Fastrack 2012: Data protection firm Vaultize bets on increasing Cloud adoption
As Cloud-adoption gains traction and SaaS-based services grow in popularity in India, prominent angel investor and Google India head Rajan Anandan makes an interesting observation -â€“ India will be a "Cloud first IT market". Anandan, who himself has invested in various SaaS and Cloud start-ups, was underpinning the expanding horizon of opportunities for Cloud companies in the country.
It is in the backdrop of this emerging trend that companies and products which thrive on ring-fencing unprotected data are propelled into the limelight. Like Vaultize, owned by Ansoomar Technologies Pvt. Ltd., which is engaged in developing software for Cloud-based data protection in a country where the concept has always been perceived as an overhead cost and an extra burden.
Vaultize was one of the top 20 startups to watch out for in 2012 selected as part of Techcircle Fastrack 2012. (See other Fastrack winners here.
Waltz on the Cloud
Vaultize is in simple words a cloud-based data backup service. It takes data from your systems and embeds it in a hosted server in the cloud. That is hardly anything new, but Vaultize claims to be different from other data storage companies in certain aspects such as - if companies prefer some kind of data to be accessible to a certain group of people alone, Vaultize allows that; another feature is disaster recovery of data and private cloud for companies that want to have their data with themselves and all the controls with it.
Vaultize was founded by Anand Kekre and Ankur Panchbudhe in 2010. The founder duo has worked together in various organisations including McAfee, Reconnex Corporation, Symantec and Veritas Software. Kekre and Panchbudhe have a host of patents. Kekre has around 53 patents granted by USTPO and Panchbudhe owns over 20 patents in US and Europe in the field of data protection, security, disaster recovery and storage virtualisation.
The company was in stealth mode till September 2011, when it came out in the public at a tech event in Mumbai. From May 2010 to September 2011 they were assiduously building their product, acquiring customers and in the process generating a lot of buzz. The company is bootstrapped completely by both founders and remains externally unfunded till date.
When they wanted to start Vaultize and approached some investors, they were goaded to start the company in the US on the premise that the product might not work in India. That was the trigger which has pitch-forked Vaultize into the spotlight now.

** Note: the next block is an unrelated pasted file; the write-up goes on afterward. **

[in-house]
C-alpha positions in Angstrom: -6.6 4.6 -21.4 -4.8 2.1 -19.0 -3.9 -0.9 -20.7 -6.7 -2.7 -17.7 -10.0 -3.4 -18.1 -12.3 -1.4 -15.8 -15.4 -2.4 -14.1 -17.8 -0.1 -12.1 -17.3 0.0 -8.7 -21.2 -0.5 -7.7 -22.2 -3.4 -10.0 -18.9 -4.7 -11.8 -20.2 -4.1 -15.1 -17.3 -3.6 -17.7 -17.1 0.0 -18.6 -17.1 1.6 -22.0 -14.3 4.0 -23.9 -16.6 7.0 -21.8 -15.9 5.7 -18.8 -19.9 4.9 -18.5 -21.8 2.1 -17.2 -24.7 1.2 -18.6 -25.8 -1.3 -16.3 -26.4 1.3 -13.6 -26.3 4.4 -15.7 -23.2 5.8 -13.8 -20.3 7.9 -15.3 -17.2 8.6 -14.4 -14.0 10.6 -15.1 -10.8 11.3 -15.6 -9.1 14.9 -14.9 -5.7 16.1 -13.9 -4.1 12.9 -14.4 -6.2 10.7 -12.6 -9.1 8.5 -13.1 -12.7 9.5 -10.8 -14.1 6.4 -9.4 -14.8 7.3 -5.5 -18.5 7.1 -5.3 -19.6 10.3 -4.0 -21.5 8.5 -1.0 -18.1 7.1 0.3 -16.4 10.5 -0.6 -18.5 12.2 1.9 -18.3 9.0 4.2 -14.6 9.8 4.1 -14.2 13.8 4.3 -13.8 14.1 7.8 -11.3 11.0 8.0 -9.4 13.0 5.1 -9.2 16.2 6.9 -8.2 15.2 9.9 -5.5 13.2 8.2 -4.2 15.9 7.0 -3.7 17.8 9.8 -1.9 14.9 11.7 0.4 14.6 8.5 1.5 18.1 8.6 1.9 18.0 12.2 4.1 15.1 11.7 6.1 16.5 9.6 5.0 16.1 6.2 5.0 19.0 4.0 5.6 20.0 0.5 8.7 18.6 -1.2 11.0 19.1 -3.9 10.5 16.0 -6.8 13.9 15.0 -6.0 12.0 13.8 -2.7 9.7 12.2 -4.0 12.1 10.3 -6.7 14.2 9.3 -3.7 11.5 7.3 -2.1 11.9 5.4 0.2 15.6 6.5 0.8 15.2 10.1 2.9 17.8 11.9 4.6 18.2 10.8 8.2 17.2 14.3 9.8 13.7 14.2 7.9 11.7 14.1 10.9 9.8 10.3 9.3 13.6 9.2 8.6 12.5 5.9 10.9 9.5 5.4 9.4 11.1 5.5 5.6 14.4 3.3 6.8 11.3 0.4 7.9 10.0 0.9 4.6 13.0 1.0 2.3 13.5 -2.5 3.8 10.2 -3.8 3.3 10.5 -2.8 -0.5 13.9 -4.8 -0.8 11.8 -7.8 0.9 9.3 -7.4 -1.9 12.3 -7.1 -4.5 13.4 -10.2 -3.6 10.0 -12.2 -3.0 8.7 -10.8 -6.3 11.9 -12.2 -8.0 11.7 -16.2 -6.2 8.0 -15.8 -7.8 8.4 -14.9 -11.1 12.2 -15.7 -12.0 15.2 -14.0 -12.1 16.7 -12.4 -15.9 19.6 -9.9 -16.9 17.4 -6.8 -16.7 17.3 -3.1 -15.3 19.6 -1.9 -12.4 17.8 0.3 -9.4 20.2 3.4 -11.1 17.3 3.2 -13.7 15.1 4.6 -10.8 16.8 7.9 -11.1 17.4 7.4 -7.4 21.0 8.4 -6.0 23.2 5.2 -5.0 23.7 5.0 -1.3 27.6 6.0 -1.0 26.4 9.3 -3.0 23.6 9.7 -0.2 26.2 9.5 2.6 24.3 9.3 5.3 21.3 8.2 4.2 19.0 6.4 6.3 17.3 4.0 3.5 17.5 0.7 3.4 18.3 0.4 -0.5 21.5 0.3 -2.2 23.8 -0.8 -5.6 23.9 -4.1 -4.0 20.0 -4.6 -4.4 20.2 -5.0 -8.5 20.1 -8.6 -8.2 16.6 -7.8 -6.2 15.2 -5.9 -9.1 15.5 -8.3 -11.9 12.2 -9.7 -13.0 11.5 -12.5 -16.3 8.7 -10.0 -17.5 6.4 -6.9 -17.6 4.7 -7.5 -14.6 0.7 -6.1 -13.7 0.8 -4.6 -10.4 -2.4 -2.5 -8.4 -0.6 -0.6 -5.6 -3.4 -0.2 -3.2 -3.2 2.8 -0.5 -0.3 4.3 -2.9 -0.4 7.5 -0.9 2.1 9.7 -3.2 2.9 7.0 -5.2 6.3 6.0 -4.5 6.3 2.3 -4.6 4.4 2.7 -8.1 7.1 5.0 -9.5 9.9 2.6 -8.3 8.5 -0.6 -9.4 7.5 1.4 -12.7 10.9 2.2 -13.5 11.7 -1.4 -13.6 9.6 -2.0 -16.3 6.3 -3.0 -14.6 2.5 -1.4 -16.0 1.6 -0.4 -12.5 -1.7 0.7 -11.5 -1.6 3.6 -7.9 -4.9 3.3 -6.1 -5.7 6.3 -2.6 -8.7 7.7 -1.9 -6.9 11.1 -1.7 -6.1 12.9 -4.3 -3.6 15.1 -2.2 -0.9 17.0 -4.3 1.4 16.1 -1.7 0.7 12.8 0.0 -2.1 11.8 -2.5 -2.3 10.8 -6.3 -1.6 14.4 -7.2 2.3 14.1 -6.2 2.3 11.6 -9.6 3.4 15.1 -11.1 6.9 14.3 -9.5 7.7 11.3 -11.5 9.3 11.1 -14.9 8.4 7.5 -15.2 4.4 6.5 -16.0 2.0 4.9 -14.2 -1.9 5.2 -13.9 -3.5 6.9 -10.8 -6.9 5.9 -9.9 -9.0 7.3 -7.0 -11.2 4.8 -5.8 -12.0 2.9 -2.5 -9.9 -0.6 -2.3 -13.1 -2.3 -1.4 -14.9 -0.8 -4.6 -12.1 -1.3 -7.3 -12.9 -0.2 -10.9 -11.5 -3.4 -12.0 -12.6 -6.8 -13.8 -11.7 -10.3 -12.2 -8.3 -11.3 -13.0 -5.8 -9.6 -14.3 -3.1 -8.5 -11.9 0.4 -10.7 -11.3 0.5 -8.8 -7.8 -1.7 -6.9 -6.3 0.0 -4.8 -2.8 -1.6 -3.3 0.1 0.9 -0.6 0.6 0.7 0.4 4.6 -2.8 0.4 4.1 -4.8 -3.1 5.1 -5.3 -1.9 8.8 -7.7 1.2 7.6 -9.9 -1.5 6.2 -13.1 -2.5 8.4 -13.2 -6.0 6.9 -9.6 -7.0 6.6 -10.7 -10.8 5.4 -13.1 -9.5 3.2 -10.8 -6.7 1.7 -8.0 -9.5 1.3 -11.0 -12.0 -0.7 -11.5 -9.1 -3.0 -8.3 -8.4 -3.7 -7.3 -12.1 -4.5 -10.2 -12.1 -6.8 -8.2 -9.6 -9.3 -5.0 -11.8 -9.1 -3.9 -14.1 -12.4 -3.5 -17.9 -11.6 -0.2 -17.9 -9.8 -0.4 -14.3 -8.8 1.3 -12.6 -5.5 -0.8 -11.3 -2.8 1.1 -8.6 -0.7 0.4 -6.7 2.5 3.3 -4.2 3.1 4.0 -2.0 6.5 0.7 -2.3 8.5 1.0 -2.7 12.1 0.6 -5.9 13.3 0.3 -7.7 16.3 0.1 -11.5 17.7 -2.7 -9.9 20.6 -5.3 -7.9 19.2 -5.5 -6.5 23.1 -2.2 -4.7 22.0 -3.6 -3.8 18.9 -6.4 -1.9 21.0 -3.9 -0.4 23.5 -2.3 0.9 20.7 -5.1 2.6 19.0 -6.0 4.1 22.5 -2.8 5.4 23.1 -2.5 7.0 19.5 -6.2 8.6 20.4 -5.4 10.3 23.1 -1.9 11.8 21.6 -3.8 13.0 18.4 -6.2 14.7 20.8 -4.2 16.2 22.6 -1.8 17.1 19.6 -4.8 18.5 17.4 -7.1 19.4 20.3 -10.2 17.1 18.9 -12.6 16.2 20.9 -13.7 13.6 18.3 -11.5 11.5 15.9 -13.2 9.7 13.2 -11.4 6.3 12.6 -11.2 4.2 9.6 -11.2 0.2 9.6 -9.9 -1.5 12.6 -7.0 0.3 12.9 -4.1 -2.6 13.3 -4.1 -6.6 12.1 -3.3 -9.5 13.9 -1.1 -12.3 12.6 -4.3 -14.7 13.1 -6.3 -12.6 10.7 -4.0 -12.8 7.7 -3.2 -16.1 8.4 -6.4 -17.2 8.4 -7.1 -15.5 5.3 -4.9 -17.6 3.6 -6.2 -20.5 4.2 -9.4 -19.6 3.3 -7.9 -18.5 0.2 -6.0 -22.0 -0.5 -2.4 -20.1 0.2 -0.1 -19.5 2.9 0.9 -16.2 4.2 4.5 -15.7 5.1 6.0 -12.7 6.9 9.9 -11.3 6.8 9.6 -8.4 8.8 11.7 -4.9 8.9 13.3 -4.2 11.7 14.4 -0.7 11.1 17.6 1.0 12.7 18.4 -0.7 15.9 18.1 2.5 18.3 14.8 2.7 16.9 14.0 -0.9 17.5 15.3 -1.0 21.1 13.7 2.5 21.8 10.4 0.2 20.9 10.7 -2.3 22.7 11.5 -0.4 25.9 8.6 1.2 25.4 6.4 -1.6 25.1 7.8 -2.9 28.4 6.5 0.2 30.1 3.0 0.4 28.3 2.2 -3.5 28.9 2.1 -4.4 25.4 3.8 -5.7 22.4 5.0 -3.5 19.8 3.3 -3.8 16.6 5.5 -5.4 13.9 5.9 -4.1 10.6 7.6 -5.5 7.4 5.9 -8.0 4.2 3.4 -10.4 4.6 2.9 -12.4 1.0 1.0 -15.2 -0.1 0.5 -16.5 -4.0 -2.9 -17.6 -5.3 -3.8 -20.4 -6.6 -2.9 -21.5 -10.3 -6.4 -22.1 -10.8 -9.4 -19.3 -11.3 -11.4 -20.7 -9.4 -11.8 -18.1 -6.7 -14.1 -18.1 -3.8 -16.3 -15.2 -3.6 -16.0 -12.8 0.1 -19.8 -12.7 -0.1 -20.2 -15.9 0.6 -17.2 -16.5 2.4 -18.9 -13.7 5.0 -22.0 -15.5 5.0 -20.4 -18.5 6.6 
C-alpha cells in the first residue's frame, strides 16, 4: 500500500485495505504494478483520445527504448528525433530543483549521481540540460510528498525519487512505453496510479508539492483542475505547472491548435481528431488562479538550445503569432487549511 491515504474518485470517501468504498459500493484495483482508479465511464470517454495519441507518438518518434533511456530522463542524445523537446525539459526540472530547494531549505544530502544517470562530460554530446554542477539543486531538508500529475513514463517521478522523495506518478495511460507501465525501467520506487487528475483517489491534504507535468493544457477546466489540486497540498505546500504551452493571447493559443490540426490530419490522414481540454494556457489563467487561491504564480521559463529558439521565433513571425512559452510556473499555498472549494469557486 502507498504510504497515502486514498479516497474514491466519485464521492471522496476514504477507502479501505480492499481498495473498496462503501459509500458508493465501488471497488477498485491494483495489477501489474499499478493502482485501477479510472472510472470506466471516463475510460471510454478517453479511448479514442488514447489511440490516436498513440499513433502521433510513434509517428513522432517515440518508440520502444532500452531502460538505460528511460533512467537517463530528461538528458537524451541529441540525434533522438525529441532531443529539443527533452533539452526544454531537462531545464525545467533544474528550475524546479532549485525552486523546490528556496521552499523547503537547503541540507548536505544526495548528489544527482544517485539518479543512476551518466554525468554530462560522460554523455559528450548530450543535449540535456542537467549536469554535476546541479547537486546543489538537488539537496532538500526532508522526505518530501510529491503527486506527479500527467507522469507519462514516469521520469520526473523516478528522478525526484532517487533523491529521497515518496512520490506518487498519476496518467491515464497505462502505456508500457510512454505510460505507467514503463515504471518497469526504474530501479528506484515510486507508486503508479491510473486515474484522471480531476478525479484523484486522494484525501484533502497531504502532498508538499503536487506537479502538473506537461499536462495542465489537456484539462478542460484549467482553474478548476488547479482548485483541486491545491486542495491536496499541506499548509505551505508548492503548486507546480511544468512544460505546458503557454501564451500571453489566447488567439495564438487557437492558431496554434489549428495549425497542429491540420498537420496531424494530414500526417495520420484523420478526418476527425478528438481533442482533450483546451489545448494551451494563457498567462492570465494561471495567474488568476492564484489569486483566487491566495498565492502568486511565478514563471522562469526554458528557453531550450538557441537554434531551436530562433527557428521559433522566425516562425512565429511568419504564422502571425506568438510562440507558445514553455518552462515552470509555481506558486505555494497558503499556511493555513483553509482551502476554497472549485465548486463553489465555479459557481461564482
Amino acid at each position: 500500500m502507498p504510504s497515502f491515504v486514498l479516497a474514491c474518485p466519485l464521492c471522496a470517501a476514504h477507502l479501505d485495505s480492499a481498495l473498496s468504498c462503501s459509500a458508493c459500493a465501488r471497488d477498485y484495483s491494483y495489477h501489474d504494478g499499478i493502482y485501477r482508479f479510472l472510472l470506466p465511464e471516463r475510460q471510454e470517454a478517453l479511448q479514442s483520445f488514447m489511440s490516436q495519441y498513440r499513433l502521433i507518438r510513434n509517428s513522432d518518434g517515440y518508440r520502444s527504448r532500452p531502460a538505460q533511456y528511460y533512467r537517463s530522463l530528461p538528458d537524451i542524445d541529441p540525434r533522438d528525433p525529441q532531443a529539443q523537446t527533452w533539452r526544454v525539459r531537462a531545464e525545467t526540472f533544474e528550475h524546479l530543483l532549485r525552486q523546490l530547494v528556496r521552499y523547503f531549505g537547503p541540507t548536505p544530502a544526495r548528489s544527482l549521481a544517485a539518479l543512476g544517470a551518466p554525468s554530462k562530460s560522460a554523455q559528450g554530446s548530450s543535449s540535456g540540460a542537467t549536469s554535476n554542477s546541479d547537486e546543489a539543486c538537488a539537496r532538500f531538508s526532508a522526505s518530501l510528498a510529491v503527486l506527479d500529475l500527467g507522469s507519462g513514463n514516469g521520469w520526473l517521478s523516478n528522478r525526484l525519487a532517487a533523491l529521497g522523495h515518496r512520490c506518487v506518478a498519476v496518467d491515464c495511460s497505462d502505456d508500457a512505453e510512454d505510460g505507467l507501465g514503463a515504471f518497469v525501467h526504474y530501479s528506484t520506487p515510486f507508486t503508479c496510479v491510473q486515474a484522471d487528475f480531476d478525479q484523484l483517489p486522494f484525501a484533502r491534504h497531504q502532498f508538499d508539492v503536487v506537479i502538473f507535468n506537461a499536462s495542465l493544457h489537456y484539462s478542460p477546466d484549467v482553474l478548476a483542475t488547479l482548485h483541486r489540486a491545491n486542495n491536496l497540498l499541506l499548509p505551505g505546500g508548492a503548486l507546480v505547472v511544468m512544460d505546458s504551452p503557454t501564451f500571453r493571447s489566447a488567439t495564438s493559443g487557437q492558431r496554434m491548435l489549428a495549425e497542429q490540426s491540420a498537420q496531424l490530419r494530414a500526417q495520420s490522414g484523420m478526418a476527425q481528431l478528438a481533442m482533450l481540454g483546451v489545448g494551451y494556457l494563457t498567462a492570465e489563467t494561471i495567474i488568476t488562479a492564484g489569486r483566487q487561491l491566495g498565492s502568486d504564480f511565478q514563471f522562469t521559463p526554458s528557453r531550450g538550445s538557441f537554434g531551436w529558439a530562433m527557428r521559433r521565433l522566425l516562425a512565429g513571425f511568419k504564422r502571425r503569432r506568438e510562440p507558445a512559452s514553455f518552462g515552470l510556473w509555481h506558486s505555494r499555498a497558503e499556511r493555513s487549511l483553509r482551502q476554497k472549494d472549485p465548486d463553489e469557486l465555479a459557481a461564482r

"That was something that we took up as a challenge and we just put all our strength to build the company from India," Kekre says. Vaultize is now looking to raise funds, but there was a time after the launch when investors came to them to open their purse strings only to be politely declined. The reason simply was that since they were just starting out they didn't have a traction or a consumer base, which was affecting their valuation by investors. So they wanted to wait till they have a reasonable market traction and then approach investors. The duo, who had had left their jobs, are at ease to tell us that they "missed their salary a lot" in the initial few months. The founders were totally focused on building the customer portfolio of the company then and didn't want any distractions. Though not revealing exactly what kind of traction they have gained, Kekre said that for last nine months, the company has doubled its growth in every quarter. Vaultize counts big enterprises including Allergan, KWE, Stoneridge, Varroc and Vantage among its customers.
The company offers its services in the U.S., India, Australia and Middle East through channel partners and is looking to expand in the same way. "We have a very channel-focused go-to-market strategy. We will grow and offer services through our channel partners," said Kekre, co-founder and CEO, Vaultize.
Vaultize recently launched a new service called cloud-in-a-box, where the complete Vaultize solution comes bundled in a server (rack-mounted or tower-mounted) for companies that wish to utilise the services, but keep the data with them, physically, too. It is one of the unique services it provides. On the homepage of its website a fun animation not only tells you why to use Vaultize, but explains what is cloud-based data back-up to the technologically challenged. In terms of pricing, the company charges $1.2 per gigabyte (GB) per month on the amount of storage consumed in cloud after de-duplication and compression. Its server is hosted in the US. For businesses subscribing to less than 100 GB, the pricing is $1.5 per GB per month.
Kekre and Panchbudhe have also filed for a few patents for Vaultize. With a solid product in hand and soon-to-be-funded status, Vaultize seems to have everything going for it. Kekre admits that they were surprised by the reception in India. "India has always been a follower market, but we were pleasantly surprised to see how open the market was to cloud. There is very good adoption of cloud in Indian market," he added. The company is looking to open offices in countries like US and UK, which will put Vaultize further on the international radar, though it currently also renders services internationally. The company's focus is SMBs and it doesn't intend to get into the B2C segment.
"We are architected for multi-tenant cloud with high scalability, reliability and robustness. Because of our architecture, we can give various deployment options like public cloud, virtual private cloud, private cloud, on-premise and Cloud-in-a-box appliance - which nobody in the world today provide," Kekre claims.
Vaultize competes with sites like Druva Software in India and Dropbox, which is a B2C company.
(Edited by Prem Udayabhanu)